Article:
So make sure you start as you mean to go on, get the students owning the project, making the decision and doing the work largely without your input.


I hope you’ve been extremely underwhelmed by the suggestions above. They are nothing novel, unique, and have been done numerous times in many places.

Ask yourself, are they being done at my local school, are the teachers doing similar things, are the students learning in an engaging way.

If the answer is no, then it’s time to try and change it, and demand a better, more hands-on, interesting and revitalised way of teaching.

Types of Social Enterprise — WISE

A people-centred approach

Photo by Raoul Ortega on Unsplash

One of the oldest forms of social enterprise is called WISE — a work integration social enterprise. This is a social enterprise whose main priority is to provide employment to a specific group of people, often hard-to-employ or vulnerable.

Existing WISEs cover a wide spectrum of sectors, from clothes-making to factory-line work, and from landscaping companies to massage parlours. Just like social enterprise, you will find examples of WISE across the world, and perhaps in your own back yard.

WISEs used to be predominantly run adjacent to a non-profit organisation. This way they could provide tailor made work positions so their service users could find employment. It also meant that care could also be delivered at the same time, increasing the chances of successful employment and sustainability for both the company and individual.

Every WISE is different with its reasons for establishing itself for the sole person of employing a certain group of people.

Here are some examples as to why WISEs might be set up.

To provide a safe and stable route back to work

Imagine you’ve been out of work for over two years. You haven’t had a steady income, nor have you done a nine-to-five for a long time. Your skills might be a rusty, and maybe you’ve sort of forgotten how to socialise or behave in the workplace.

This description could be someone returning from maternity leave, someone off sick for a long period, someone leaving jail, or someone recovering from an addiction, to name a few examples. Such a wide range of individuals yet all with a similar common need — a safe place to work where they know the people and the pressure is off a little.

Many WISEs have been set up just for this — a stepping stone to get back into the working world. Perhaps through a contract job to give the person the confidence to find a job after. Or maybe that individual will always work in this safe and stable place. In some cases, certain WISEs crossover with support workers from their or another non-profit to provide a holistic service so that those starting work again are fully supported.

To offer flexible job positions

Not everyone has the ability to work full time, nor regular hours. This could be down to health, time availability, other responsibilities as well as many other factors.

With this in mind, some WISEs were set up that understood the needs of their workers, and could offer the flexible job position that meant those individuals could work to the best of their abilities or to a timetable that suited them.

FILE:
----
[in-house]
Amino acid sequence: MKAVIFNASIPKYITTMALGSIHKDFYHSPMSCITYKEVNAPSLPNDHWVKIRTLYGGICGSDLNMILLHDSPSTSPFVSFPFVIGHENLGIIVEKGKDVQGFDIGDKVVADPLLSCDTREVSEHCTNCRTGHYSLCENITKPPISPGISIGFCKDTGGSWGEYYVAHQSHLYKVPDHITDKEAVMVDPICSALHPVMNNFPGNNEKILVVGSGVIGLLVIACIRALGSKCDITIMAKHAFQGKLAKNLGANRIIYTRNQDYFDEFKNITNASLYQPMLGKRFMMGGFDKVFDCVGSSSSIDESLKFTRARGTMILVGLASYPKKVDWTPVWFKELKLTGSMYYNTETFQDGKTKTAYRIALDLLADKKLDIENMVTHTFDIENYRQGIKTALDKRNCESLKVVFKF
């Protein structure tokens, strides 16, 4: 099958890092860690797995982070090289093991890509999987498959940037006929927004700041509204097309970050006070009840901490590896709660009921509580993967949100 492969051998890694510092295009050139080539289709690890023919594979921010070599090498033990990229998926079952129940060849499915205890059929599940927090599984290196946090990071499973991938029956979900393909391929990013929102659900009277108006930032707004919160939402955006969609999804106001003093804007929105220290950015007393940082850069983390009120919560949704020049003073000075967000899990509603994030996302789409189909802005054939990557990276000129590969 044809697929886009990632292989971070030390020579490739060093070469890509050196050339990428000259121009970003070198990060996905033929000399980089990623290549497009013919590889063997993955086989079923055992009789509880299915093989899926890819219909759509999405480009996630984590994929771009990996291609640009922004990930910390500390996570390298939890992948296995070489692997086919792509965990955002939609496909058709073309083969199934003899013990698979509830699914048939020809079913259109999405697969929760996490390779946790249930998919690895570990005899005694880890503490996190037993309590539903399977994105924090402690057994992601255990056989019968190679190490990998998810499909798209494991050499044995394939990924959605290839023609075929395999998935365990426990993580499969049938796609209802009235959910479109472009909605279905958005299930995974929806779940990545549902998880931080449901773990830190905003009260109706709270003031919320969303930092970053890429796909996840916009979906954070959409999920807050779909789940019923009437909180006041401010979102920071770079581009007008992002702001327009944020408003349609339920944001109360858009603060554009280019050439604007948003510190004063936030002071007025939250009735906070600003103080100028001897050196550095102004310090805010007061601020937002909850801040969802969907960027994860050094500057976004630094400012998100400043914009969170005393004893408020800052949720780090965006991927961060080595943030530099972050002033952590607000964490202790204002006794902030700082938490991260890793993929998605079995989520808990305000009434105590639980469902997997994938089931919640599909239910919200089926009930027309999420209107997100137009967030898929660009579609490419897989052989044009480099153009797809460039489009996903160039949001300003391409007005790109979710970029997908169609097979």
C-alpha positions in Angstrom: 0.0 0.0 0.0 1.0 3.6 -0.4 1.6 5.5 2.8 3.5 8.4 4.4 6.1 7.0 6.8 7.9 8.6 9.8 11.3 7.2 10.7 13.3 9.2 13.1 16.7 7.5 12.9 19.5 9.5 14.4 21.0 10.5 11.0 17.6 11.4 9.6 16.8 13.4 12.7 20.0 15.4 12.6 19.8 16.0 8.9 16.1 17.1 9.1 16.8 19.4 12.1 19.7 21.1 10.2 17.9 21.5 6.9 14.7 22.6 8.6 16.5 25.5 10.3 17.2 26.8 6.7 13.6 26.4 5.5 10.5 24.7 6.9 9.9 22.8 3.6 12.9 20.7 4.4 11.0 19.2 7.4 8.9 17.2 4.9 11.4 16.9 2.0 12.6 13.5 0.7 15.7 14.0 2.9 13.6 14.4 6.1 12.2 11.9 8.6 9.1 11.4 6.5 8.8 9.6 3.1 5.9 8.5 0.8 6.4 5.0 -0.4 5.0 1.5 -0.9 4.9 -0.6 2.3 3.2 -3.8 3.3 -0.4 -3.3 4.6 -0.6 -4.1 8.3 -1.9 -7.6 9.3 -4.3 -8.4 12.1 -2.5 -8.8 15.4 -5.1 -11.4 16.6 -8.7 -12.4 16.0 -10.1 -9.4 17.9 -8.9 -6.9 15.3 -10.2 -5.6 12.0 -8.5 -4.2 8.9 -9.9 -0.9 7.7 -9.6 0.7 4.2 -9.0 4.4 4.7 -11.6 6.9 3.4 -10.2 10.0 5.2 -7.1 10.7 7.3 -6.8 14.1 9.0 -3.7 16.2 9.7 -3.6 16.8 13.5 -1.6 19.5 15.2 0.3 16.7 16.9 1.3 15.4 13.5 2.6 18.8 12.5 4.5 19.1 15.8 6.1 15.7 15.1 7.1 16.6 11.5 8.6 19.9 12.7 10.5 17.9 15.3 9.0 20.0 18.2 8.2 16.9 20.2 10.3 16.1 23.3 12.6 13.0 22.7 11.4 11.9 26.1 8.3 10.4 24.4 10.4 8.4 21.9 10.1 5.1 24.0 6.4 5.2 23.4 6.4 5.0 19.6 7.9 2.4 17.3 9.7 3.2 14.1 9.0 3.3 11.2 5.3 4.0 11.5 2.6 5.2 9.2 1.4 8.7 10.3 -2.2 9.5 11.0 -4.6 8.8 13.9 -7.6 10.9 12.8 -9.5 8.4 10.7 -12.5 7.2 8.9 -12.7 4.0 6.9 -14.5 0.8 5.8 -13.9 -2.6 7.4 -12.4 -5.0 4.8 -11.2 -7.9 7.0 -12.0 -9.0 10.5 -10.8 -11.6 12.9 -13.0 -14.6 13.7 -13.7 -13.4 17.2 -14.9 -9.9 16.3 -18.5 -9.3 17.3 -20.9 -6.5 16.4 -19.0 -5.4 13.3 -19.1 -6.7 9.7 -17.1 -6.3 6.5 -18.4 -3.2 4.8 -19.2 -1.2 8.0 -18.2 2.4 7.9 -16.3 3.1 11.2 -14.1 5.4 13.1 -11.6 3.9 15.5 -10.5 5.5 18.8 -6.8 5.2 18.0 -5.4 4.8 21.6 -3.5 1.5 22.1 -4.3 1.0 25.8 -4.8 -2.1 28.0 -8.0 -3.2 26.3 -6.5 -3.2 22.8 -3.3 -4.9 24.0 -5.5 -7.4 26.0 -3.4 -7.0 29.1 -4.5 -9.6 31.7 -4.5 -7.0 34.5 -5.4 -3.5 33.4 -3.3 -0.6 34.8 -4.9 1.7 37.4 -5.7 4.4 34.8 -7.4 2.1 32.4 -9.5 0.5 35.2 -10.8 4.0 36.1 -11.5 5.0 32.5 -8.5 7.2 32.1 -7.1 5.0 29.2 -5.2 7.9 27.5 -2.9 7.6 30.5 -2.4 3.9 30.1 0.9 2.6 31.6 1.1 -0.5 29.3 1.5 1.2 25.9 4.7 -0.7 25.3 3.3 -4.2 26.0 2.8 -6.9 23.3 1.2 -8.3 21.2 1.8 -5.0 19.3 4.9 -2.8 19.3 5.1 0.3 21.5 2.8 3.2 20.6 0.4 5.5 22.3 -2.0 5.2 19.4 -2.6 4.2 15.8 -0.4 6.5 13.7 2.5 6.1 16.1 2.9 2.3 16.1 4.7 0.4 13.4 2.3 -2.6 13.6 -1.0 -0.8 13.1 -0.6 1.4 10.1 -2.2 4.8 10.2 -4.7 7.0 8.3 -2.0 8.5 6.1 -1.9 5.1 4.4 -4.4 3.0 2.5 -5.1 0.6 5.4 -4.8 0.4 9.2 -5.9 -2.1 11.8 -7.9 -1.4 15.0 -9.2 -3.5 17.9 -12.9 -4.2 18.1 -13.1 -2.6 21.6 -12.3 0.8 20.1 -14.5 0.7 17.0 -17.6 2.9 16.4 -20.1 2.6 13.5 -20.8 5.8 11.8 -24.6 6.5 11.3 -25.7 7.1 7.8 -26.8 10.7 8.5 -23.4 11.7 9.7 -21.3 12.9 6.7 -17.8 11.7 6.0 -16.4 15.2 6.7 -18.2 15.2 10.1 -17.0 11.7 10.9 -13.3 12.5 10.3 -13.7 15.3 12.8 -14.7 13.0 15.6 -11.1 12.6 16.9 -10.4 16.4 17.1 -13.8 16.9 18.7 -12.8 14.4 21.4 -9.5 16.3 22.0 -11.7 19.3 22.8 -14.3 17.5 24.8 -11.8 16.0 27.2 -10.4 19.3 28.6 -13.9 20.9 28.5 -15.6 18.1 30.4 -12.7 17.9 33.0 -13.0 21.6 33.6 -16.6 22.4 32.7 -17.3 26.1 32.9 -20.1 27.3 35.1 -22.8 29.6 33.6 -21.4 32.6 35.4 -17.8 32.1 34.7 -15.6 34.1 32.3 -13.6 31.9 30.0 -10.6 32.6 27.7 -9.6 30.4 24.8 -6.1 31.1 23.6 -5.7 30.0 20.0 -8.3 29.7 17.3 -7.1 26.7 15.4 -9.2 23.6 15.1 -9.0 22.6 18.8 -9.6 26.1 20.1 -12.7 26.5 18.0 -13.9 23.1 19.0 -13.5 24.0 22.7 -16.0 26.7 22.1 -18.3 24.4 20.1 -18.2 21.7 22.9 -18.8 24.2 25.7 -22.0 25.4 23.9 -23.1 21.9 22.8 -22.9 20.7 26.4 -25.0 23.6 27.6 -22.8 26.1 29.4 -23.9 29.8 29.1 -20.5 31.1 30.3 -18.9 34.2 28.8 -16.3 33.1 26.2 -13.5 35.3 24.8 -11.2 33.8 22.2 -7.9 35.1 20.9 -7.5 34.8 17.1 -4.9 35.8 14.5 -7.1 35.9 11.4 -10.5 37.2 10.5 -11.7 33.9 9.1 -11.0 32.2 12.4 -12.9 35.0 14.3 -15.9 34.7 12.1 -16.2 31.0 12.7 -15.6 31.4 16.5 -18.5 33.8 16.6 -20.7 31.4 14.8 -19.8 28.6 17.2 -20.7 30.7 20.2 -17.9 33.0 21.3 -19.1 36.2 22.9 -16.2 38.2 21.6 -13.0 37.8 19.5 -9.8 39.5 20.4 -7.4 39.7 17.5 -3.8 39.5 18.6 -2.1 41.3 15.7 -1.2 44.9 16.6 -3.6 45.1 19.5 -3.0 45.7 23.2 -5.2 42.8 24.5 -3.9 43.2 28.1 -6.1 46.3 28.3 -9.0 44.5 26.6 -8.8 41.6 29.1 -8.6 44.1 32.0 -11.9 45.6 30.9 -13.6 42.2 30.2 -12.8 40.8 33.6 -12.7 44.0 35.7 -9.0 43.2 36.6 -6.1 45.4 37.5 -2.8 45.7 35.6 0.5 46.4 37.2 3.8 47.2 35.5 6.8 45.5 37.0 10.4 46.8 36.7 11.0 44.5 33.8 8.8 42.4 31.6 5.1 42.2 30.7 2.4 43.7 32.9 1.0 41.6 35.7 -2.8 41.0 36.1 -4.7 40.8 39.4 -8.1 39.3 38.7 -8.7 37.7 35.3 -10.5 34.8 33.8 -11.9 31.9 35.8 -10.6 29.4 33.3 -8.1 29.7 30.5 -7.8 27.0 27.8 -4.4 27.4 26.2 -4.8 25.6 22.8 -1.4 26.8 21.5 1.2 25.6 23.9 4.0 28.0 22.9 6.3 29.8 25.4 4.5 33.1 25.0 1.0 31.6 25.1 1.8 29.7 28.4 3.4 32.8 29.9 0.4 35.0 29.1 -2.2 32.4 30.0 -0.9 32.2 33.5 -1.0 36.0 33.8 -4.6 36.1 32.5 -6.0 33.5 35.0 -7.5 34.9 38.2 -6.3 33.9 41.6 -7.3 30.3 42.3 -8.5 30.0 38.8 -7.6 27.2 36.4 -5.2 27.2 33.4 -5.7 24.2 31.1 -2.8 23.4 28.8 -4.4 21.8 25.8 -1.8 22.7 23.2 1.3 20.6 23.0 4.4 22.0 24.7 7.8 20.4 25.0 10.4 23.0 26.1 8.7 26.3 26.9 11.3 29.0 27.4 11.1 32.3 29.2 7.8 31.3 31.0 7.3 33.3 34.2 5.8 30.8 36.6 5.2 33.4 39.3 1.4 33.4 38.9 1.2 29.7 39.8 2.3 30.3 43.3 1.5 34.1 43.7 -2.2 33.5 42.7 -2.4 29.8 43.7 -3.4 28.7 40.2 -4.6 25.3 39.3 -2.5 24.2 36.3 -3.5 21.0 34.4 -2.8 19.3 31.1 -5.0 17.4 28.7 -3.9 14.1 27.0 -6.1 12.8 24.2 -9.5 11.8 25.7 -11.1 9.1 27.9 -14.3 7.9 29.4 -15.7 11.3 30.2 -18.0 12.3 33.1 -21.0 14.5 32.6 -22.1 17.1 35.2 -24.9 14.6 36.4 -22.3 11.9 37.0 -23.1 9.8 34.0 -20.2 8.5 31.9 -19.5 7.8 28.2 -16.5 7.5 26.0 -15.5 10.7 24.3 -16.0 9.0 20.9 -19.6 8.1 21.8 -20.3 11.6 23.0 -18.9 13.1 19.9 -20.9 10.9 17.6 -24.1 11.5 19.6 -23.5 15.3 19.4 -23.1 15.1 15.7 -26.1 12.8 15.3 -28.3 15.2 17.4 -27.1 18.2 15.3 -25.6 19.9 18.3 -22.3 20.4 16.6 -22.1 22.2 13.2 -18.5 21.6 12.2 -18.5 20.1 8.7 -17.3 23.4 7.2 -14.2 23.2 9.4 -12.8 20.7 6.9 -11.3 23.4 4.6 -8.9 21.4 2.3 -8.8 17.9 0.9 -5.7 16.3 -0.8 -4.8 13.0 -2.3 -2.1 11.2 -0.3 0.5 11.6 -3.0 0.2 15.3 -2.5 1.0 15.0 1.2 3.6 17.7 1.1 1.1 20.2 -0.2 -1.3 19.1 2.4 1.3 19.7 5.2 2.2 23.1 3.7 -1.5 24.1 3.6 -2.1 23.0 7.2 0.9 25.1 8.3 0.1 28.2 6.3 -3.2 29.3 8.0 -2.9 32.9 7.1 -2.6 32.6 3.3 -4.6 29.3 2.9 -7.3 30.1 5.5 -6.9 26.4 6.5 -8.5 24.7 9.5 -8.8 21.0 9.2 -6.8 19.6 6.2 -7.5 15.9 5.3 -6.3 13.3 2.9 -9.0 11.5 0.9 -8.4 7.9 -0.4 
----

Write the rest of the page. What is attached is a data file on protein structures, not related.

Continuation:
It may sound like a nightmare to some business owners — a workforce of flexible work positions. However with a bit of ingenuity and innovation, and when your first priority isn’t profit, these WISEs were able to flourish to provide immense social impact. Don’t forget though — WISEs are generally still for profit organisations.

Fortunately, we have seen a shift within the private sector to be more flexible when it comes to working hours and contracts, meaning employment is a lot more accessible than it used to be. Therefore the need for this sort of WISE has decreased over the years.

To meet a need in the labour market

With sectors fluctuating, governments changing their employment priorities and different occupations moving in and out of fashion, there are often skilled people who find themselves out of demand.

Shipping communities, mining communities or where the garment industry was once rife, have all changed. These industries have, for the most part, vanished or moved abroad. Where they used to employ half a village or town, we find large groups of unemployed people.

Certain WISEs have set up to reemploy them in the same industry. You see this quite often happen with tailors, craftspeople and farmers. WISEs saw the opportunity to harness the local human capital and turn it into a sustainable business.

On top of this, we can think about all the skills needed in the aforementioned industries. Instead of creating the same sector, some WISEs take this certain group of people and reskill them. By using their basic knowledge from their previous profession yet applying it in a different way, they can create new sectors and new jobs for them.


If you work with individuals needing help to return to work , or if you’re thinking about starting a social enterprise to meet one of the needs above, then perhaps you should look at existing WISEs to see what models work for them. Reach out, do a bit of research, and make a good plan so your social enterprise will thrive. 

Social Enterprise in Focus : Who gives a crap? Australia

We’ve mentioned them before, and we’ll talk a bit more about them this time.

who gives a crap? is a social enterprise in Australia who sells toilet roll. Yes, toilet roll. They have a fitting name, an excellent mission and if you keep an eye on their social media sites, some hilarious marketing. They’ve since spread their operations to the U.S. and the U.K., and we hope to see their products in a supermarket near us all very soon.

They’re a great example of the triple bottom line, and deliver an interesting operation with elements of both the integrated and external social enterprise models: